I think that's the best way to do it -- leading by example. Nicely done.

                            Comment


                            • #15
                              I think we have seen in this thread that GTD can be used for managing your life and work, including the relationships you then need to have with other people - be they clients or suppliers, bosses, peers or direct reports. Waiting For lists, in one form or another, are a vital part of the solution in all these cases.

                              I am curious whether anyone has tried to use GTD for a team as a whole - not for you personally as a team leader, but as a neutral and open planning system for the whole team?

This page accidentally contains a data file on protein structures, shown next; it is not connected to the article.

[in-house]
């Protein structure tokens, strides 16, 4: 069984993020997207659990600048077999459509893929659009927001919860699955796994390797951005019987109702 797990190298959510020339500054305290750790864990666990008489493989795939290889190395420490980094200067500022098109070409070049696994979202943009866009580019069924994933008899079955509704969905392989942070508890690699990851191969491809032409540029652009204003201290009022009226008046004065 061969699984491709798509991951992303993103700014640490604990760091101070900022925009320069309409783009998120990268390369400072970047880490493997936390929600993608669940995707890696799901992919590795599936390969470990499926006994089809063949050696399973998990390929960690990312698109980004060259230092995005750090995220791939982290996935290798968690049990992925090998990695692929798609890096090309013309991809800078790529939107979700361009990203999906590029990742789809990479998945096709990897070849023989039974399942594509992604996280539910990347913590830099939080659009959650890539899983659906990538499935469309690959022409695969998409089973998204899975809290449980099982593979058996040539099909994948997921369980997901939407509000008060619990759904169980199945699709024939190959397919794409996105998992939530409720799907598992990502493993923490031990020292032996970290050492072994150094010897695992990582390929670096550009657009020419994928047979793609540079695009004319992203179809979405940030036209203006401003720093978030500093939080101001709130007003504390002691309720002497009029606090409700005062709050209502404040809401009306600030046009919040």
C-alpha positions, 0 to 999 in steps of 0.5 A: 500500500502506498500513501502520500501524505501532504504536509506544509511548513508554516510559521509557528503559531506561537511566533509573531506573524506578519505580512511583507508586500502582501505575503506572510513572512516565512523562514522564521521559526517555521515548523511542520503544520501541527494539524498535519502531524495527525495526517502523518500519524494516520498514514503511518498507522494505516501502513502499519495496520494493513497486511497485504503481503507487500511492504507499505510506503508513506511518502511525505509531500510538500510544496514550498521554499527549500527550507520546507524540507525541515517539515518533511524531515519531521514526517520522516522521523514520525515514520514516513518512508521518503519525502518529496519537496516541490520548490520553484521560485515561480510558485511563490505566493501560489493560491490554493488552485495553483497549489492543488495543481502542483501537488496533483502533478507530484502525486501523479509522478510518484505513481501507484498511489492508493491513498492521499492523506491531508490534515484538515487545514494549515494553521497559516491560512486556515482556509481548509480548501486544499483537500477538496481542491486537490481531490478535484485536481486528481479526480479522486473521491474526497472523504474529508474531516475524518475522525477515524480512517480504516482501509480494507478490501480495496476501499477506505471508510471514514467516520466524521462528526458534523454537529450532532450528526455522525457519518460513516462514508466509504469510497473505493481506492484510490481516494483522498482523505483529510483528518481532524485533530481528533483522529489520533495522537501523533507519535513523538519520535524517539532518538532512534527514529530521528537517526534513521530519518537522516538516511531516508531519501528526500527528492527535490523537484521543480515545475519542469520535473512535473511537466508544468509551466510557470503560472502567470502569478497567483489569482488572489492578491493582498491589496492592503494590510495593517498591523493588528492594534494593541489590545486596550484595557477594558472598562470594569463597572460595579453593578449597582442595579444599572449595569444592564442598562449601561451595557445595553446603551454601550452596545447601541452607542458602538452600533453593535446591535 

I imagine that if you did, then there would be yet another Waiting For list - for the team leader, even if that should happen to be you. Example: the team is "Waiting For" its leader to produce a decision on something.

                              And I imagine the Next list would then be a list of not-yet-assigned tasks (because all assigned tasks would be on a Waiting For list for that person).

                              So far it is all pretty obvious. But is there a team level equivalent for GTD's situational decision making about what task to to now - context, energy, time, priority? Obviously the team could resort to the traditional "non-GTD" practice of "soft scheduling" even within the team itself at the team level (and leave GTD to the individual level), but I am curious about whether it would be possible and efficient to define meaningful "team contexts" etc, which would give individual team members guidance for how to grab tasks at their own initiative off of the "unassigned" list (the team's Next list). Has anyone tried this?

                              Comment